How to climb a mountain

How to climb a mountain

A big chunk of your target audience is not on side.  Many are not really interested in giving you a hearing. You’ve got to cut through, capture their attention, persuade them of your argument.  Ultimately you need them to back you.  So what should be your first big set-piece event?

This was the dilemma facing Owen Smith, the challenger in the Labour leadership contest, this week.

Whatever the ultimate outcome, I think he made some pretty good choices.

The message

There are plenty of arguments about entryism and the hard left taking over the party but Jeremy Corbyn’s mandate also came from long standing members who feel disenfranchised.  He offered something different.

Those on the hard left are unlikely to change their vote.  So to stand a chance of becoming leader of the Labour Party, Owen Smith needs to win over everyone else.  He’s got to convince them he’s the one to back.

This week he made a big set-piece speech.  His rhetoric was firmly left wing in tone; tackling job insecurity, workplace discrimination and arguing for a radical agenda.  Looking at the text I think he’s done three things businesses devising their messages should do.

1.     He’s listened to party members and taken the time to identify their concerns.  He’s thought about the priorities of his target audience.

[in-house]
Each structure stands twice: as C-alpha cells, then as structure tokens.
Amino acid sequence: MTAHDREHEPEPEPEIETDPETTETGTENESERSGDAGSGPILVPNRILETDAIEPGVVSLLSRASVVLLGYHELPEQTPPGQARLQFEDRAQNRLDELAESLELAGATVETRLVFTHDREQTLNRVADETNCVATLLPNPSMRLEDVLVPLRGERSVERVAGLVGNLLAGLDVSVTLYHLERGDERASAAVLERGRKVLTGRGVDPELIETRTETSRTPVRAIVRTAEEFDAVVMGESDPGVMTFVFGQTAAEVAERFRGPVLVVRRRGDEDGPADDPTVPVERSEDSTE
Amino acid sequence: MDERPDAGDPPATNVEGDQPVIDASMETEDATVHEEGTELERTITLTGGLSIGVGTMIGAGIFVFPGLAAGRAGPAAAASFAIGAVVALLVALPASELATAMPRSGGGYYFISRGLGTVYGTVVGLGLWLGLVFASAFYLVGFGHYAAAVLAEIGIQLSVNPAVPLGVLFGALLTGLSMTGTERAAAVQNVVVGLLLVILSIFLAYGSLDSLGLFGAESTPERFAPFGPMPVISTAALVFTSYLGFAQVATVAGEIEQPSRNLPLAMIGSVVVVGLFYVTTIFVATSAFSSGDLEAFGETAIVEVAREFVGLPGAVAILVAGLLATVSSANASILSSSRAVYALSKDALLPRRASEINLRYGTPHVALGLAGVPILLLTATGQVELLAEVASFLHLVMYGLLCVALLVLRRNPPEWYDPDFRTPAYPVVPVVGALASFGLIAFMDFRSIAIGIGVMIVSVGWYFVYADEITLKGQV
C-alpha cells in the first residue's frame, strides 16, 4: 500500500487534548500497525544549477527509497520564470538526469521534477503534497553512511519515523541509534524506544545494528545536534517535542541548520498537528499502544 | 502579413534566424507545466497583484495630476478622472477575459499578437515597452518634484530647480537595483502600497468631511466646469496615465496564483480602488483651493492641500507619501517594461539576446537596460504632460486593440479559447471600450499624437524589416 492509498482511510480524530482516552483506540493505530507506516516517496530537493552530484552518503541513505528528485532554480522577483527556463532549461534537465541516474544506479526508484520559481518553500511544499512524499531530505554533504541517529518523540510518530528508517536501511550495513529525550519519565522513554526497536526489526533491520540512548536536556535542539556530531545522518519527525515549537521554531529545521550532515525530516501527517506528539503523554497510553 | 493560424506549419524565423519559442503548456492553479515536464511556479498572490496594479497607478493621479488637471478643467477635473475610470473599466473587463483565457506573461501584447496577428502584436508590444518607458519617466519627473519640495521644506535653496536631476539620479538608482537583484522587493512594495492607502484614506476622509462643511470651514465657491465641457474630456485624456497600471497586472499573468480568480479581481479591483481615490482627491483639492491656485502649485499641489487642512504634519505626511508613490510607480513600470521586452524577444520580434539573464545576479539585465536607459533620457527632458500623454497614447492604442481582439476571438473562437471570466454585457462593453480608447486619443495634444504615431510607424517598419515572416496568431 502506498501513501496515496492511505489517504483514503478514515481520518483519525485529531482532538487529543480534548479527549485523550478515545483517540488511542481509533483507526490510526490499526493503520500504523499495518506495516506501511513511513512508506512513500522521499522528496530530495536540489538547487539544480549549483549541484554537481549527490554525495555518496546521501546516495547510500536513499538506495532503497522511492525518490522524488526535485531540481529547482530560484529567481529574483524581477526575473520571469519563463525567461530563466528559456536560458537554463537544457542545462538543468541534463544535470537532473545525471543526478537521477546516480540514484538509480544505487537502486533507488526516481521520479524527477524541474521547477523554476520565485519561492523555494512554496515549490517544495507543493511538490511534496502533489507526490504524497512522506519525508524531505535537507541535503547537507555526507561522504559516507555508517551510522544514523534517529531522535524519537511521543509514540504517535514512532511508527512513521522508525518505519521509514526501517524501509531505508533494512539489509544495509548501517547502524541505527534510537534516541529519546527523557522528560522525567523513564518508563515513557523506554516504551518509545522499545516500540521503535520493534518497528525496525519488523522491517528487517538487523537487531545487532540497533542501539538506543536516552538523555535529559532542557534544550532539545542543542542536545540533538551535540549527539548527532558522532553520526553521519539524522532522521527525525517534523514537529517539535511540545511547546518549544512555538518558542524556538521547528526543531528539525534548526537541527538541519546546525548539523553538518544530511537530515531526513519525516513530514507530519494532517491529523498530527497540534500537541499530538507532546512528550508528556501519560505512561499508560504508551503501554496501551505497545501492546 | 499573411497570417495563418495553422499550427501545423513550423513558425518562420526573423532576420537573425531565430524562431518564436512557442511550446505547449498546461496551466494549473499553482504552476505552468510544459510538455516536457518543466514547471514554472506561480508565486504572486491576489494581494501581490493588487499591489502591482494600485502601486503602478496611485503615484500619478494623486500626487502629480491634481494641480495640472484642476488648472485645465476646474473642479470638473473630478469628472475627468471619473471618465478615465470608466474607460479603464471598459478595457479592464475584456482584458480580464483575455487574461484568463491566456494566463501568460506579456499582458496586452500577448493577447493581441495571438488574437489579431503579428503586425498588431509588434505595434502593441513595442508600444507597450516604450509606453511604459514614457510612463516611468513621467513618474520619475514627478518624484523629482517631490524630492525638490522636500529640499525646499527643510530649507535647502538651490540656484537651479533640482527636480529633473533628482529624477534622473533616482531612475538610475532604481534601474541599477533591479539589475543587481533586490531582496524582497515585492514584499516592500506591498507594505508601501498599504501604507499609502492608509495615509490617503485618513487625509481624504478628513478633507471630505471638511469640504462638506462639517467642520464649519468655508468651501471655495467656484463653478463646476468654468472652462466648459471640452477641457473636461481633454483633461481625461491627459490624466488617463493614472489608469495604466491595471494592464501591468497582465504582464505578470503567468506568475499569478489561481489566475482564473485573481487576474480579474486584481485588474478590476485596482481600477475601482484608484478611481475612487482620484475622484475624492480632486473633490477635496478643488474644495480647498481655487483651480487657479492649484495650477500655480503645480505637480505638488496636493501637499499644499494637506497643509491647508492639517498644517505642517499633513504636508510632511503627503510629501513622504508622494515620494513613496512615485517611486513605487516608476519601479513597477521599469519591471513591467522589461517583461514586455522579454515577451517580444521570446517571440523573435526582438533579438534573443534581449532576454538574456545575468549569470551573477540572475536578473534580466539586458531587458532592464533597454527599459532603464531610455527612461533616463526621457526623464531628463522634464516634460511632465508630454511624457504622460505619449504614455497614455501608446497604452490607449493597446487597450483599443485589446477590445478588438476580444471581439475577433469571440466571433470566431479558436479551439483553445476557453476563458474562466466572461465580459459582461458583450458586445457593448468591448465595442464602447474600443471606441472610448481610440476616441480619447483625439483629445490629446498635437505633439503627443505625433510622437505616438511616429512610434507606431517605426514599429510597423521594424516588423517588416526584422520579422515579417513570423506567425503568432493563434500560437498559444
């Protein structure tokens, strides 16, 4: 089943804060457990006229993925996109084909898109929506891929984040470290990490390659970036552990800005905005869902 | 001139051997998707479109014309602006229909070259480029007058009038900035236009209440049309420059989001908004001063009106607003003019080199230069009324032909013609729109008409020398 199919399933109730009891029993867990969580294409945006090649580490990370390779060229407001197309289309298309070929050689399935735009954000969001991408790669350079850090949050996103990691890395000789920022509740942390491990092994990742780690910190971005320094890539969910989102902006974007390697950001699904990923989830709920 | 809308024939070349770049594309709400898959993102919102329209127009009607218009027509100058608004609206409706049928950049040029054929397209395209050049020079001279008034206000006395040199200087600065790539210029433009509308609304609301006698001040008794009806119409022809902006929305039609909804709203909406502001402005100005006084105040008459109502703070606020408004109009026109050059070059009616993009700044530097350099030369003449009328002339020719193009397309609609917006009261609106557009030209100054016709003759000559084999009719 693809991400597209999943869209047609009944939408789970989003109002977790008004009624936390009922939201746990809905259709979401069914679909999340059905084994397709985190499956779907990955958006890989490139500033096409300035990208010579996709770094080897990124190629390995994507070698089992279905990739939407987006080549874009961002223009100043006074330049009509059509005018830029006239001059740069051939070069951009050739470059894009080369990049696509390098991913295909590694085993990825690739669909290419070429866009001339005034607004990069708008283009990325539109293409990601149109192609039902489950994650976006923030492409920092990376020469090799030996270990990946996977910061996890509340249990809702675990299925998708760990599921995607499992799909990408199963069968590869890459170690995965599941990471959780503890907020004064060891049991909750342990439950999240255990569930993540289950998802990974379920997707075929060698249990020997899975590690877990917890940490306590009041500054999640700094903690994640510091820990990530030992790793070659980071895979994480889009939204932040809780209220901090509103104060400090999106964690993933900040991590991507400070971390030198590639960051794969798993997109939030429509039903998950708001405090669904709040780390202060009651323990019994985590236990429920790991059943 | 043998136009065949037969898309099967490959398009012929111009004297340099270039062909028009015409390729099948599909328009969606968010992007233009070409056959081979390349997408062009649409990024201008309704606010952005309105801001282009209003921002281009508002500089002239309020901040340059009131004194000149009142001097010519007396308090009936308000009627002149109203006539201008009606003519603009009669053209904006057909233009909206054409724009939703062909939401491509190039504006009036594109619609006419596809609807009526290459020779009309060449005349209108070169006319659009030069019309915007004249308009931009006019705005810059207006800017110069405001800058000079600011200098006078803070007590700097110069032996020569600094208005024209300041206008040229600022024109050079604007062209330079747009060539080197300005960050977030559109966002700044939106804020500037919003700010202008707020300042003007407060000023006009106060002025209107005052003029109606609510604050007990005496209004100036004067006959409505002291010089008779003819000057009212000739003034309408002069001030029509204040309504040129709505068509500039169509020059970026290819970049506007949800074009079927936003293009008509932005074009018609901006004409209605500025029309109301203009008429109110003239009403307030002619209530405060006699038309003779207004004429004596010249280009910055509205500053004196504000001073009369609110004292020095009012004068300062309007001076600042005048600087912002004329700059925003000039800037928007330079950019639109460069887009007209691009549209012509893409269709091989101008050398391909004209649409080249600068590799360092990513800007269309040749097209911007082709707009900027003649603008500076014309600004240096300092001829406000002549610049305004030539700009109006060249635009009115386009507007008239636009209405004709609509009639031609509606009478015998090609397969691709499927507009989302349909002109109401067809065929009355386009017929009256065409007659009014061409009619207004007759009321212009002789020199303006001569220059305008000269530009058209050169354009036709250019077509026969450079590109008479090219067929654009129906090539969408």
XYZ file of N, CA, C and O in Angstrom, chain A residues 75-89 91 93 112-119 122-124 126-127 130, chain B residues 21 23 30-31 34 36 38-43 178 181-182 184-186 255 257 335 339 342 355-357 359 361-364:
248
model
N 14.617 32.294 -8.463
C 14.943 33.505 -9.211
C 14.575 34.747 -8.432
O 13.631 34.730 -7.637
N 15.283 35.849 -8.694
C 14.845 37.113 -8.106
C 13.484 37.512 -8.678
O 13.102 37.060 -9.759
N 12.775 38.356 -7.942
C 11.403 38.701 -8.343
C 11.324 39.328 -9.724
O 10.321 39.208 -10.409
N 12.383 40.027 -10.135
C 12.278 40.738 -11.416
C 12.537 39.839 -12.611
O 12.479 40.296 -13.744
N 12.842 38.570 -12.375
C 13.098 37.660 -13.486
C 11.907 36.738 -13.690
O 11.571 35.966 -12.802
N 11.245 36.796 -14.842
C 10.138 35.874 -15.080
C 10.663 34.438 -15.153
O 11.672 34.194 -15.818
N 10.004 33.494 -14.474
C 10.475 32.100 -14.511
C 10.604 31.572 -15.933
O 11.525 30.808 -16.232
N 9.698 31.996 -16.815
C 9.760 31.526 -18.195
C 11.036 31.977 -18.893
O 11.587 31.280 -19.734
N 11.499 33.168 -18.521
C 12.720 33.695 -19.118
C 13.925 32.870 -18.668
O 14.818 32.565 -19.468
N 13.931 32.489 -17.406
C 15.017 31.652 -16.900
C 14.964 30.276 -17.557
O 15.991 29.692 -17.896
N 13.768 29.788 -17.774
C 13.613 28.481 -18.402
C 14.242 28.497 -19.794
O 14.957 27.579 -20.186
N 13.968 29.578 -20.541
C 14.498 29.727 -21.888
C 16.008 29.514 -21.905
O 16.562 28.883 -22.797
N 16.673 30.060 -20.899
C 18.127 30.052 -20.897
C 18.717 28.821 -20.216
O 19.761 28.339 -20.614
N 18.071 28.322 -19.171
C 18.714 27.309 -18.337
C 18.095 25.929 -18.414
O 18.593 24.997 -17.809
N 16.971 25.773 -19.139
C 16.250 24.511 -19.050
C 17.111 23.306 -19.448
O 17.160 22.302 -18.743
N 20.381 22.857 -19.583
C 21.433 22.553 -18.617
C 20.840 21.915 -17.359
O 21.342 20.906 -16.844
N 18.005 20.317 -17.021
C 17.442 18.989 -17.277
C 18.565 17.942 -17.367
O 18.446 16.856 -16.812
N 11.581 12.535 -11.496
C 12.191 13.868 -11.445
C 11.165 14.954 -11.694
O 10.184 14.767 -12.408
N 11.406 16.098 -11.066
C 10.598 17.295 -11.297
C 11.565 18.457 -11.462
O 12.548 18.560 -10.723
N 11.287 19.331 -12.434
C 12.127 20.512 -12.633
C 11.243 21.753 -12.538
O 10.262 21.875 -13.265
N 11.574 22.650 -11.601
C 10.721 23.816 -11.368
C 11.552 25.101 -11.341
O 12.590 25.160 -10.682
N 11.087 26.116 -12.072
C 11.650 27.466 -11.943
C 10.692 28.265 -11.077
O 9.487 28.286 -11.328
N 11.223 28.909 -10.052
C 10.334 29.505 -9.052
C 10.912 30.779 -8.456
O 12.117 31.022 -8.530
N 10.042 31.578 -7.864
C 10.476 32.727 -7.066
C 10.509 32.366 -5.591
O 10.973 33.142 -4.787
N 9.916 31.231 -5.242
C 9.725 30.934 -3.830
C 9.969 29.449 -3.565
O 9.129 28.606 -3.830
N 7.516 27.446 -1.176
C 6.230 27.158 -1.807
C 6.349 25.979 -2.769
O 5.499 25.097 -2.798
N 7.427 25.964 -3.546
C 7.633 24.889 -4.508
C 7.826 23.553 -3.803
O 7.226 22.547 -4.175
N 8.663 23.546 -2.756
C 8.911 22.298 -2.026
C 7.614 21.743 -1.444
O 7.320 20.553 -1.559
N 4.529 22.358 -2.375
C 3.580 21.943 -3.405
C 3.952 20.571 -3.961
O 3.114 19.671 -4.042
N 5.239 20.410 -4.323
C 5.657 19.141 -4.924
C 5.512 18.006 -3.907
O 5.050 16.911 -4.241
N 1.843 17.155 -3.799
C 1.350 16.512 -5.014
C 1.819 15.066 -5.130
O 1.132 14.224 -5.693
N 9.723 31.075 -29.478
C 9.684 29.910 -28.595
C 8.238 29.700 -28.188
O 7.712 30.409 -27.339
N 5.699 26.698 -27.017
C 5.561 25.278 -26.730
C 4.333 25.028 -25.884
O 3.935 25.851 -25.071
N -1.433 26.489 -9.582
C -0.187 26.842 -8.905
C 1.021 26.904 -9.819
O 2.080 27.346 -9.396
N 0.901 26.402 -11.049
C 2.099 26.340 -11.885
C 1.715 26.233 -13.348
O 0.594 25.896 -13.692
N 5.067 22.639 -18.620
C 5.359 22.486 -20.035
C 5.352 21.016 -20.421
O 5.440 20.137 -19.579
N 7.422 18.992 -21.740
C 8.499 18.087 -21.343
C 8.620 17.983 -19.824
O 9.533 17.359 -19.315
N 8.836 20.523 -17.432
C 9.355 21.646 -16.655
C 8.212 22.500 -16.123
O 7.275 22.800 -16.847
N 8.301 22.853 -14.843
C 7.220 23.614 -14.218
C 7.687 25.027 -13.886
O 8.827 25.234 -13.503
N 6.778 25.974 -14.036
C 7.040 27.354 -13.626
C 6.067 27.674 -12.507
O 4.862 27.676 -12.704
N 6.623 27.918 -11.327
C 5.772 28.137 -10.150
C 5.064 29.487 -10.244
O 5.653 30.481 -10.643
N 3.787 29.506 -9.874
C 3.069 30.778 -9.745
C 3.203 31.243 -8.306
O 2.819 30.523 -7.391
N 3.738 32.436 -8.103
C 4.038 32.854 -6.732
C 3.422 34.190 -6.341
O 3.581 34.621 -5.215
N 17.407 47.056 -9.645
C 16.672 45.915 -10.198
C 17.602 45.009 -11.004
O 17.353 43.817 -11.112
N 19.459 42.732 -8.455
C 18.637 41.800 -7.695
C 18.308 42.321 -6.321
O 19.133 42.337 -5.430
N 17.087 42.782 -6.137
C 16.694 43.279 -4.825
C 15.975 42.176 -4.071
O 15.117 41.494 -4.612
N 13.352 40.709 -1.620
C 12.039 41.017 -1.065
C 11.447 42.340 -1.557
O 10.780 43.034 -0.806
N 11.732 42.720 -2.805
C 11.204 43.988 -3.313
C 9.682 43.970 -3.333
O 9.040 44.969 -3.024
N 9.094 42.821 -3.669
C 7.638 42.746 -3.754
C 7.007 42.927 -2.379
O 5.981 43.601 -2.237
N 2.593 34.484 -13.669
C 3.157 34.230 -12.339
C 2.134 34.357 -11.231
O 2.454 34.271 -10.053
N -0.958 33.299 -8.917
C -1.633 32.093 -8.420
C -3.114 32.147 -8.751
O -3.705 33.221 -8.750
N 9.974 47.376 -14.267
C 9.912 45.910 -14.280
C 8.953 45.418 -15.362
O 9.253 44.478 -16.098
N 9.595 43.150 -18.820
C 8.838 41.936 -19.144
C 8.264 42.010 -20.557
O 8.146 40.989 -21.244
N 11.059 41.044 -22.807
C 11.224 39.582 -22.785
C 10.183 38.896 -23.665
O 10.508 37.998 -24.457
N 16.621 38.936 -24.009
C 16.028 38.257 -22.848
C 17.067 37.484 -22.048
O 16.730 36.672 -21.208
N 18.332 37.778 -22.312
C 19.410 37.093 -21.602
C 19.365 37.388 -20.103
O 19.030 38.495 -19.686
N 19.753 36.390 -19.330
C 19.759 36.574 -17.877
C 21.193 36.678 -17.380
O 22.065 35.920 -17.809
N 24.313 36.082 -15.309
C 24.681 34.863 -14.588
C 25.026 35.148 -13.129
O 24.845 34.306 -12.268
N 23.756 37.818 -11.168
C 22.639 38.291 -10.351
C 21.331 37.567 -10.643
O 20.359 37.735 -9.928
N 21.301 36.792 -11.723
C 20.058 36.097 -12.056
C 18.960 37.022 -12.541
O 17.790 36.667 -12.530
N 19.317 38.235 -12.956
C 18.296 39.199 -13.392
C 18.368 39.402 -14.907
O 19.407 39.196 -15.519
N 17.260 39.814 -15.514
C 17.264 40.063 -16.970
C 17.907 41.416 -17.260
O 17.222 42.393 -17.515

2.     He’s thought about the opposition, identifying the equivalent of the gap in the market.

3.     He knows what he stands for and he’s couching it in terms designed to fill the gap and appeal to his targets.

The substance

In most situations, rhetoric will only get you so far (I fervently hope it isn’t, but this one might be different). There needs to be substance, something real sitting beneath the messages.

In Owen Smith’s case this means clear, deliverable policies.  The 50p tax rate, 4% extra funding a year for the NHS, the abolition of zero hours contracts and building 1.5 million homes over five years, amongst others.

For a business this means a reality that underpins the promise.  If you promise great service, be sure that’s the experience of your customers. If you say your products are effective then they have to be good at the job.

Something extra to capture the attention

To add theatre to his message Owen Smith picked the perfect venue, an industrial estate that’s home to businesses we want more of and near to Orgreave, site of key battles in the miners’ strike.  Picking a location so intertwined with the emotions of the target electorate was bound to focus all eyes on him.

Owen Smith still has a mountain to climb, but whatever the final outcome I believe he’s made a good start.

Here’s to another interesting summer!

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